Enjoy your visit to historic San Miguel de Allende, Mexico!

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Contact:

Julian Cartas
GoSanMiguel.com
Apdo. 461
San Miguel de Allende, Gto., Mexico
C.P. 37700

Phone: (415) 152-0079
Fax: (415) 152-2730
j_cartas@yahoo.com

From USA dial: 011-52-415-152-0079

Dolores Hidalgo

As befits its place in the history of Mexico's fight for independence, visitors to Delores Hidalgo are greeted at it's periphery by an enormous statue of the foremost heroes of that battle.

Today, Dolores Hidalgo is rightly famous as a center for the design and production of the popular Talavera ceramic pieces. Small factories and ceramic shops line the streets of the city. The ceramics industry of Dolores Hidalgo is one of the many legacies left to his people by Padre Hidalgo, for it was he who started the practice of making ceramics in this area.

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Link for more information on Dolores Hidalgo:
www.mexconnect.com/MEX/mxc/d_hgo.html

Guanajuato

1132_guanajuato.jpgAs the capital of the state, Guanajuato, with an altitude of 6,500 ft, is a city of astonishing charisma. The historical and scenic city is overflowing with delightful little plazas, streets lined with stairs and houses of pastel-colored facades and balconies trimmed with iron work and flower-filled window boxes.

The town is a maze of cobblestone streets and alleys that wind around steep hillsides upon a small ravine, opening into vistas of beautiful churches and small plazas.

Most of these passageways are largely pedestrians only, since modern traffic circumvents the narrow streets underground by way of its subterranean main street. The street follows the original course of the Guanajuato River, running beneath the city for almost 3 kilometers.

The city of Guanajuato owes its foundation to the rich silver mines that were discovered by the Spanish from 1548 onwards. In 1741, the city was given the title of The Most Noble and Loyal City of Santa Fe y Real de Minas de Guanajuato and subsequently went on to become the richest city in Mexico, in the 16th century. The mining splendor of this period is reflected in the city's magnificent religious and civil architecture.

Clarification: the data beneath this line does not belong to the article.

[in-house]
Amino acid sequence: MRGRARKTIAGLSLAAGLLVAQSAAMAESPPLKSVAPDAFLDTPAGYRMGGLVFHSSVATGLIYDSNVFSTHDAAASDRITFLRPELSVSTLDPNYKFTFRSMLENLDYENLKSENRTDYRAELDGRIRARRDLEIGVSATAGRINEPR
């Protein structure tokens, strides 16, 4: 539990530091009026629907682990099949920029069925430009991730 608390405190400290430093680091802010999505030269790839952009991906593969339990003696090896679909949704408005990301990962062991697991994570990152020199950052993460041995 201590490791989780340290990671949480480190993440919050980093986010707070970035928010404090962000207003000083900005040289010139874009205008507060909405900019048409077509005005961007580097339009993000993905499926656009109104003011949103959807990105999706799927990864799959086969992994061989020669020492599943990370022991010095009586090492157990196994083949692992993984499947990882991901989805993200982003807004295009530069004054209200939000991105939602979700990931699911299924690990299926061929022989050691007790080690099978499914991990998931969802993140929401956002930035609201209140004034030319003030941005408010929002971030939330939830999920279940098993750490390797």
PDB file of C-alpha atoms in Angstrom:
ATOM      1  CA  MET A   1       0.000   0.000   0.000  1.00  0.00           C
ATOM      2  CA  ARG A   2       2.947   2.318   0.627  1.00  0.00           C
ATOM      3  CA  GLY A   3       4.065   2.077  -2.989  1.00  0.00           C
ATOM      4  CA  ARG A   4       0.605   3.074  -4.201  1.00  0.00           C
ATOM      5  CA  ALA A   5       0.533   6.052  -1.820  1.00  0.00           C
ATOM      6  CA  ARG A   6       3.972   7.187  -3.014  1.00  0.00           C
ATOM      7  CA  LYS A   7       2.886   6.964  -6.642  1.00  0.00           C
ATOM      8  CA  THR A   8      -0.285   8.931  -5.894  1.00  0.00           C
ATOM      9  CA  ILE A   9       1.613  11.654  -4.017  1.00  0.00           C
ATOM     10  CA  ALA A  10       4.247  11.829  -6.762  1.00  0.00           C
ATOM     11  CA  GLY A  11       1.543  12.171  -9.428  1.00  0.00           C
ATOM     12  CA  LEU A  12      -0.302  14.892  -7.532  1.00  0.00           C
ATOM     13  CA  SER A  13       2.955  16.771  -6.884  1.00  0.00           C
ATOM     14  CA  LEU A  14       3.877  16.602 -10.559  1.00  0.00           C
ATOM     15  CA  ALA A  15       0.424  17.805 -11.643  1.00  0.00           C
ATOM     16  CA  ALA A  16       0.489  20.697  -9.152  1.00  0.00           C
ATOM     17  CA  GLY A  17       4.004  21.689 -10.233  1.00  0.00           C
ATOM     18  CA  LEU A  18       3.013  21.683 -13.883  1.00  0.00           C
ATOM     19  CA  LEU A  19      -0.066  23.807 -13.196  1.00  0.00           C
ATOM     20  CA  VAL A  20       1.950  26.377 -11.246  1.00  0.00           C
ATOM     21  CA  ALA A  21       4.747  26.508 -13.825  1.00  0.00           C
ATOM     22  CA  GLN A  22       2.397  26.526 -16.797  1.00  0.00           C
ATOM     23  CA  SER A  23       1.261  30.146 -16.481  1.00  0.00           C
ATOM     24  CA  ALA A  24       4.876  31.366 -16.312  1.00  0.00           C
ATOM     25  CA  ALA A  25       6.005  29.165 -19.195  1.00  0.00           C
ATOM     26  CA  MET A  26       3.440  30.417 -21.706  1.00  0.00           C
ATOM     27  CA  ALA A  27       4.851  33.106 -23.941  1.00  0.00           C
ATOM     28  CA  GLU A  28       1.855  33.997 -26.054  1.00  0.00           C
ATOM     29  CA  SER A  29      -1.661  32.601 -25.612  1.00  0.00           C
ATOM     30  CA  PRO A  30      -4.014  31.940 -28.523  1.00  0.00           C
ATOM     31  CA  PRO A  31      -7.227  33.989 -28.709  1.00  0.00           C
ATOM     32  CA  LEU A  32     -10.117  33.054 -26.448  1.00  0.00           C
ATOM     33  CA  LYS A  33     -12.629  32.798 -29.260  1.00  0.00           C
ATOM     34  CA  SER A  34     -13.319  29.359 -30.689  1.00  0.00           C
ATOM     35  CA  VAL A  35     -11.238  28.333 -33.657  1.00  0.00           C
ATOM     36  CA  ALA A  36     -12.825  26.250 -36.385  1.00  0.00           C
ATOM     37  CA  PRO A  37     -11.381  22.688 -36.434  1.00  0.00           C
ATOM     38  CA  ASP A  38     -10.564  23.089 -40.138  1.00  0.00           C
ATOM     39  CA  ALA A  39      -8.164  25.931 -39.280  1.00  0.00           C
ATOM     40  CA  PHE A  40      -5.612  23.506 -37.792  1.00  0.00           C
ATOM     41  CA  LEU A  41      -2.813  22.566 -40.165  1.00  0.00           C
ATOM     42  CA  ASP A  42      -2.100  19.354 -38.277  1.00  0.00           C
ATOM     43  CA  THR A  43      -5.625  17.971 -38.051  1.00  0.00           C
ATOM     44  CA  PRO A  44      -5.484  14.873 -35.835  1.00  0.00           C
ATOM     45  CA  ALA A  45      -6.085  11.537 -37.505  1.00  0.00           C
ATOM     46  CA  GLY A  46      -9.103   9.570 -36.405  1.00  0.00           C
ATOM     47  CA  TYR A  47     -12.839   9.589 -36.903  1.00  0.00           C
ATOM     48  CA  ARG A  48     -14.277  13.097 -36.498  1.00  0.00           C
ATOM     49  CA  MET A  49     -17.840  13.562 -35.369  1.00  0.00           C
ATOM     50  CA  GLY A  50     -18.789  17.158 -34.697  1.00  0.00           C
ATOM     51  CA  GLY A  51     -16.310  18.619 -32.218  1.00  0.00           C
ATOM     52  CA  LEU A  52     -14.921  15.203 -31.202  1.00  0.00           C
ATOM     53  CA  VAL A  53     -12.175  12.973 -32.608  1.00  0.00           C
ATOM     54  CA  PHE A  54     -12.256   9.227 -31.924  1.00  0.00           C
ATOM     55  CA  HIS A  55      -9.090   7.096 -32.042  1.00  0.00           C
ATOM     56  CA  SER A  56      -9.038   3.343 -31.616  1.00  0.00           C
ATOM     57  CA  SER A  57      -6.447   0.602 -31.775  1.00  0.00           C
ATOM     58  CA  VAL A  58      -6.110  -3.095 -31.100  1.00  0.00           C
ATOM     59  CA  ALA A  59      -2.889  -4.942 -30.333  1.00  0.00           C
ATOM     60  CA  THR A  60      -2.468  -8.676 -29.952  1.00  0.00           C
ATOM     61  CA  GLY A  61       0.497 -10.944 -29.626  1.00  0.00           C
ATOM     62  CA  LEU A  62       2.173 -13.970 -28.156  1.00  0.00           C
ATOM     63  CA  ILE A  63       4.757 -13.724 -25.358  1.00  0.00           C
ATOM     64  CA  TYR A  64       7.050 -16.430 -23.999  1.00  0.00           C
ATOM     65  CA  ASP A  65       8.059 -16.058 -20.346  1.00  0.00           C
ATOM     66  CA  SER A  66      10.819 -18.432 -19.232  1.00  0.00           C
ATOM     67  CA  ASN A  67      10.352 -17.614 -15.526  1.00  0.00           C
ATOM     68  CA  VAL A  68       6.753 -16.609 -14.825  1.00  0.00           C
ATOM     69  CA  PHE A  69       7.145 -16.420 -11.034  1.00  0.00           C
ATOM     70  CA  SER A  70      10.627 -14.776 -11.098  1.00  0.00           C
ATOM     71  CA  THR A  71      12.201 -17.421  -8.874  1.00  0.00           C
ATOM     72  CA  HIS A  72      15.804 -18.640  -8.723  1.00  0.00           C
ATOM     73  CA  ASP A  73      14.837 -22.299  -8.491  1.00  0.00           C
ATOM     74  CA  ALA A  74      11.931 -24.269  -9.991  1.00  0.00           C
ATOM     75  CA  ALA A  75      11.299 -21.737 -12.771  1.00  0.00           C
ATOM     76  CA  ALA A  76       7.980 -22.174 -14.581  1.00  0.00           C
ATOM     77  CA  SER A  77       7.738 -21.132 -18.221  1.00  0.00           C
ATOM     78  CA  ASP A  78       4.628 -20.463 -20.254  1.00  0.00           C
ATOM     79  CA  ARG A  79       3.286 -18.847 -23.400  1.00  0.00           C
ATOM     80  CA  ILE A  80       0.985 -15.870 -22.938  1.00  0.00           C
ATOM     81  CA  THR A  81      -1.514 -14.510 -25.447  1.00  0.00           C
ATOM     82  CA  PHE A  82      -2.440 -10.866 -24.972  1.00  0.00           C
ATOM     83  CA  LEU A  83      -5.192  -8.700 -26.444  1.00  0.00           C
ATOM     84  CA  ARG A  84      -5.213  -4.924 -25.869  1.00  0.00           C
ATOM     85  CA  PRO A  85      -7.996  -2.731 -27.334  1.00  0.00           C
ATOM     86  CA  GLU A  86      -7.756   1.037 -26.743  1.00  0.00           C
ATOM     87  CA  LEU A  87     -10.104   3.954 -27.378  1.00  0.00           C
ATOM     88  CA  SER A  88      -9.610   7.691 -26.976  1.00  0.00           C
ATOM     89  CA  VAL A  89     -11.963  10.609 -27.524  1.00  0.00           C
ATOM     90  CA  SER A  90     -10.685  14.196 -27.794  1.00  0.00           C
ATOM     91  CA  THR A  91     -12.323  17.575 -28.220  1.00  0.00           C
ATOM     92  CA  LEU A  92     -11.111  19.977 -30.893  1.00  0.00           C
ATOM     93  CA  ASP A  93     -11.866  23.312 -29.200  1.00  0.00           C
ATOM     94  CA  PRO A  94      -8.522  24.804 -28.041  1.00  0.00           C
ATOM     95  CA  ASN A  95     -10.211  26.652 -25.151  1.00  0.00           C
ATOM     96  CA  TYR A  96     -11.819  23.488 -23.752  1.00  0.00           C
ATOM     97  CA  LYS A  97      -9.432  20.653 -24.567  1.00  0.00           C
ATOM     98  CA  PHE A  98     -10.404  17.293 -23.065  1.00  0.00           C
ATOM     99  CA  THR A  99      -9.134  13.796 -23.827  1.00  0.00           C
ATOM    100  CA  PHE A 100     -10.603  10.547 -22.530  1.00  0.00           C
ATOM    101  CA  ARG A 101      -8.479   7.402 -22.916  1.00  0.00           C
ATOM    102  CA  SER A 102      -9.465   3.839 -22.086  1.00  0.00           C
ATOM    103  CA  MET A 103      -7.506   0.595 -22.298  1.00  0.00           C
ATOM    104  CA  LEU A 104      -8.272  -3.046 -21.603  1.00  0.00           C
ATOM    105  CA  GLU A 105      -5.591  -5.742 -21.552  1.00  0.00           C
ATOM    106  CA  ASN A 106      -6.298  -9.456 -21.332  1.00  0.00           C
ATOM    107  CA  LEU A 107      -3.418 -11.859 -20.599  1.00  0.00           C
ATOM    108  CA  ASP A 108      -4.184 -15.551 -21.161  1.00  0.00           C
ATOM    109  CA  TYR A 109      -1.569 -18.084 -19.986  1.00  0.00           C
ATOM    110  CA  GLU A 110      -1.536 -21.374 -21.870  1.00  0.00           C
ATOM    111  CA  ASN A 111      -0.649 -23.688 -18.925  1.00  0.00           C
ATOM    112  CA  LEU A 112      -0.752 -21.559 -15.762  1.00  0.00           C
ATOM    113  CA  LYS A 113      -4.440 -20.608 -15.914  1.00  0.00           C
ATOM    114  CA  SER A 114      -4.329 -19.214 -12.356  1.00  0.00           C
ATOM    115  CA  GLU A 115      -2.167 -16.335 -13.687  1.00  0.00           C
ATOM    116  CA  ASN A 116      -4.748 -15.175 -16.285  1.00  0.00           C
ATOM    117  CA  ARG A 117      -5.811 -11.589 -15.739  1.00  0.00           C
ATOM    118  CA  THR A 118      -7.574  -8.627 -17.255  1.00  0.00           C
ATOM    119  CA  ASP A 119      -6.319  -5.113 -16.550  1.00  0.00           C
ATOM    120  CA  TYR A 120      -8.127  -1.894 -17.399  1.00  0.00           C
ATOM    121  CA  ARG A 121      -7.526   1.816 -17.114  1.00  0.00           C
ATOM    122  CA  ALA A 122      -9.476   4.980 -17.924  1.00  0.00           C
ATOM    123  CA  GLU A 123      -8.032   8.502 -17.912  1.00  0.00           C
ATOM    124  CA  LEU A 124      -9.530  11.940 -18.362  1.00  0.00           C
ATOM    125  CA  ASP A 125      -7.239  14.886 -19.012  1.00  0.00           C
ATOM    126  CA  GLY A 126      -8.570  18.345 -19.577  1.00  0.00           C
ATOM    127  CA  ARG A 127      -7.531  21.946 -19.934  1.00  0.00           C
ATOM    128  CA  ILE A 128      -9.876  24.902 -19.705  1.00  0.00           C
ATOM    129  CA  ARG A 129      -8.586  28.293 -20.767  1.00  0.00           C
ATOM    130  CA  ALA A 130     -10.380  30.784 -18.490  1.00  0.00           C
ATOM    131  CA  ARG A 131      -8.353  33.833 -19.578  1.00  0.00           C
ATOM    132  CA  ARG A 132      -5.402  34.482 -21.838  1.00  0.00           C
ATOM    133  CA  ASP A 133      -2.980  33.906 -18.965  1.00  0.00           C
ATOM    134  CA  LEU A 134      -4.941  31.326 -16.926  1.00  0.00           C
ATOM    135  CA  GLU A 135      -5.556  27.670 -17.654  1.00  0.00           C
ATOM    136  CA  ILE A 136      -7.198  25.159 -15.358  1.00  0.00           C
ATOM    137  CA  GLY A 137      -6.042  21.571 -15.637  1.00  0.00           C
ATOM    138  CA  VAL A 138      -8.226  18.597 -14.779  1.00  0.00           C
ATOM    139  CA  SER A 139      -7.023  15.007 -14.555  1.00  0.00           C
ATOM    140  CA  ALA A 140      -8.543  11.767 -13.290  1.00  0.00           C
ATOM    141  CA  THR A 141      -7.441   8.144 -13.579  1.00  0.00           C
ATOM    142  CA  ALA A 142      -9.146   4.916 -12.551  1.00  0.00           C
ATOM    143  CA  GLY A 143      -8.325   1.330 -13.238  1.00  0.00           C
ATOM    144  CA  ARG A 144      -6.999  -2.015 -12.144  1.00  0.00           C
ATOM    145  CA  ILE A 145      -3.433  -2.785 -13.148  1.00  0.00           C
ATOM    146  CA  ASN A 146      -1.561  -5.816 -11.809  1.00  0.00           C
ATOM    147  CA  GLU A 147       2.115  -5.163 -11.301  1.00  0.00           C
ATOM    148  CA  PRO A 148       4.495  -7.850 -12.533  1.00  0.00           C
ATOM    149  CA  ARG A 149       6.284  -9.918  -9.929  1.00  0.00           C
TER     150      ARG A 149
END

Since 1988, a UNESCO World Heritage Site, Guanajuato has no traffic lights or neon signs, creating an extremely enjoyable place to walk, peaceful, yet with plenty of life in the streets, and plenty to see.

Links for more information on Guanajuato:

www.ruelsa.com/gto/gto/gto.htm
www.mexconnect.com/MEX/mxc/gto.html

Monarch Butterfly Sanctuaries

1132_fluttering.jpgMore than 100 million Monarch butterflies migrate deep into Mexico from the U.S. and Canada to breed from November to mid-April. They fly to mountain forests between the states of Mexico and Michoacan, where they may number 4 million per acre. Butterflies cloak fir trunks and hang on boughs in clusters of tens of thousands, turning the entire landscape a rich, flaming orange; it is an amazing sight!

Links for more information on the Monarch Butterfly Santuaries:

www.surf-mexico.com/states/Michoacan/monarchs/monarch_article.htm

www.studiesabroad.com



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Morelia

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Morelia, declared a World Heritage site because of the architecture, spaciousness and aesthetic symmetry of its plazas, gardens and atriums, is one of the loveliest colonial cities in North America, in addition to enjoying a well-earned reputation as a cultural center.

First-time visitors to the city will be surprised by the pink stone of the buildings in the Historical Center and the elegance of its Cathedral, the sound of whose bells accompanies those strolling through the citys streets, plazas and gardens.

They will also be able to admire examples of the citys vice regal architecture in the baroque, neoclassical and plateresque styles such as the Clavijero Palace, the Palacio de Gobierno, the Church of the Society of Jesus and the Church of St. Augustine.

Visitors are usually surprised to discover that music is still played at the Conservatorio de las Rosas, the first of its kind in America.

Also of interest is the Aqueduct, a late 18th century hydraulic work, as well as the houses that have preserved some of the loveliest courtyards in Mexico.

www.webtourist.net/touristinformation/about-morelia-mexico.html

Patzcuaro

1132_patzcuaro-2.jpgPatzcuaro (PAHTZ-kwah-roh) is a small colonial gem in the state of Michoacan, a land of immense natural beauty.

Michoacan's countryside is a vast expanse of rolling hills, deep lakes, winding rivers and green valleys. The state has few large cities, but rather is a quilt of small villages and towns that have changed little since the early 1800's.